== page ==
‘Where were you last night?’ a man asked me down the telephone line. It wasn’t anyone familiar to me, but the receptionist at the Maansoor hotel in Hargeisa, Somaliland. He hadn’t seen me collect my key from the front desk the previous night and wanted an explanation. I told him brusquely that I had spent the night in my room as usual and then ended the call. The hotel is one of the largest and most popular in the breakaway republic’s capital city, where diaspora families decamp in the summer, where locals hold wedding parties, and where Western aid workers and visitors relax behind tight security. It is a place where freedom and privacy are simultaneously offered and contested, much like the country as a whole.
Since declaring unilateral independence from Somalia in 1991 after a civil war that fragmented the Marxist Somali Democratic Republic, Somaliland has been described as the most democratic country in the Horn of Africa, with largely free and fair elections that have allowed five presidents to take power since its independence. But within the nation there is still an ambiguous relationship to the concept of “freedom,” whether personal, political, or artistic. And just beyond its borders are other considerations and complications. Its legally unsettled relationship to Somalia strips many freedoms from its citizens: the right to travel to most countries on Somaliland passports, to obtain visas to the US (as Somalilanders are considered Somali citizens by the US and therefore hit with Trump’s travel ban), or to have their academic or professional qualifications accepted overseas.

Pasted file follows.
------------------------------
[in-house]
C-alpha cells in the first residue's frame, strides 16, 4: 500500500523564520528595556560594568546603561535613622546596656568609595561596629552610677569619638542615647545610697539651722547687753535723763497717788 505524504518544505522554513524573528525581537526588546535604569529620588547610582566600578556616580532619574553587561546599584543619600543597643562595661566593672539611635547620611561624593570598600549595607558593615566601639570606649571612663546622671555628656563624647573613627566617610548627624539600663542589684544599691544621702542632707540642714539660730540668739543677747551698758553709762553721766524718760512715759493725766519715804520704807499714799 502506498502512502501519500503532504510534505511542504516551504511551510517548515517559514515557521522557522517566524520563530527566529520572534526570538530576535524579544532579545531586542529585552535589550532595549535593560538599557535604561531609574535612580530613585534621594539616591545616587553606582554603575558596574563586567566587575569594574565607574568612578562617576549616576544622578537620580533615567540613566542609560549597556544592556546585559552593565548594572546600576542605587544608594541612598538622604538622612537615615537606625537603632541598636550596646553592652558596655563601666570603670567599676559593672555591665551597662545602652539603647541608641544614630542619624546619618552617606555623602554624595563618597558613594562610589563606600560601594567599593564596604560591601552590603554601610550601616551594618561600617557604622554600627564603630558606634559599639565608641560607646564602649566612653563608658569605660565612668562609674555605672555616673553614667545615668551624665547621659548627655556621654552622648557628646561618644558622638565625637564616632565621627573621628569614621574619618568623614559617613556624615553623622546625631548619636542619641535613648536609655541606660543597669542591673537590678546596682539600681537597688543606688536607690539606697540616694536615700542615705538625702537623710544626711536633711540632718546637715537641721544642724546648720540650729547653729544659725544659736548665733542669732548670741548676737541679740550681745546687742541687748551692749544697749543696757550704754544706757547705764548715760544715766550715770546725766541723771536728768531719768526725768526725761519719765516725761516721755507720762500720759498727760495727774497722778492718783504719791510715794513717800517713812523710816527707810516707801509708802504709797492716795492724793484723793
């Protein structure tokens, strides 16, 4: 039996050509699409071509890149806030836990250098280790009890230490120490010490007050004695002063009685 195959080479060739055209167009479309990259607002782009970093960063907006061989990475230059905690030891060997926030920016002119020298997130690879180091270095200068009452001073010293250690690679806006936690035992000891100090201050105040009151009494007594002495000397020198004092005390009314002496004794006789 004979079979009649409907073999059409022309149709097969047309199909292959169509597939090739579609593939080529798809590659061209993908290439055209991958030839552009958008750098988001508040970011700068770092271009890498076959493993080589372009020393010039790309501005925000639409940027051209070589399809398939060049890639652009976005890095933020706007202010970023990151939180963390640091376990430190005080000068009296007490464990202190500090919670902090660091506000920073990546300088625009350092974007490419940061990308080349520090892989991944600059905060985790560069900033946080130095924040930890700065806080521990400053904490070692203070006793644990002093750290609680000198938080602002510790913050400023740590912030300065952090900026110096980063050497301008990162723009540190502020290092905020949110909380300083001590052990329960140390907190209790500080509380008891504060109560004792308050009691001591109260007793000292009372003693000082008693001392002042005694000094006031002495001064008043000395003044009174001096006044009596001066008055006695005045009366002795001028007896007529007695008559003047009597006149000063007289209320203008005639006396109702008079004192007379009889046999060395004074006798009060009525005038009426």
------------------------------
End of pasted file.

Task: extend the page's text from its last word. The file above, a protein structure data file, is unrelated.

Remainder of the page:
During Siad Barre’s “scientific socialist” dictatorship in the 1970s and ’80s, freedom was a dirty word unless it referred to the “freedom from imperialism” that the military regime claimed to be enabling. I was born in a city with a four p.m. curfew, a two-story limit on new buildings, banned political parties, banned radio stations, banned thoughts and words. My brother remembers the vans with megaphones careening through the neighborhood, announcing public executions of “rebels” and nighttime raids, while he was hidden by our mother for fear of being conscripted into the army. The civil war is seen in Somaliland as the blood sacrifice necessary to have lifted a kind of “pharaonic oppression” from the local population, like a curse.
After the war came political parties (limited to three), separation of political power, elections, a semi-free press, an end to conscription, protection of private property. In a region where repression is pervasive, all of these freedoms might appear extravagant, unfeasible. But they are perhaps ensured by Somaliland’s still-indefatigable campaign for international recognition. It is the neighborhood swot, reading textbooks late into the night and polishing its shoes bright in the morning in order to attract the praise and support of the global community, while its irascible twin, Somalia, claims the limelight. It’s not surprising, then, that Somaliland’s leaders (many of whom served in the Barre dictatorship) are intolerant of further demands for political and individual liberty. They believe they have been extraordinarily magnanimous already, and somewhere behind it all is that old belief that Somalis, like all colonial peoples, need a strong hand to keep them in order.
This internal and external pressure on young Somalilanders reminds me of this line spoken by Hamlet: “I could be bounded in a nutshell, and count myself a king of infinite space, were it not that I have bad dreams.” Somaliland is no nutshell, but it is a poor, small country with a population of only three-and-a-half million, and it is these “bad dreams”—of poverty, obscurity, subjugation—that lead thousands of men and women to leave the safety of their homes every year for another life in the Middle East or Europe.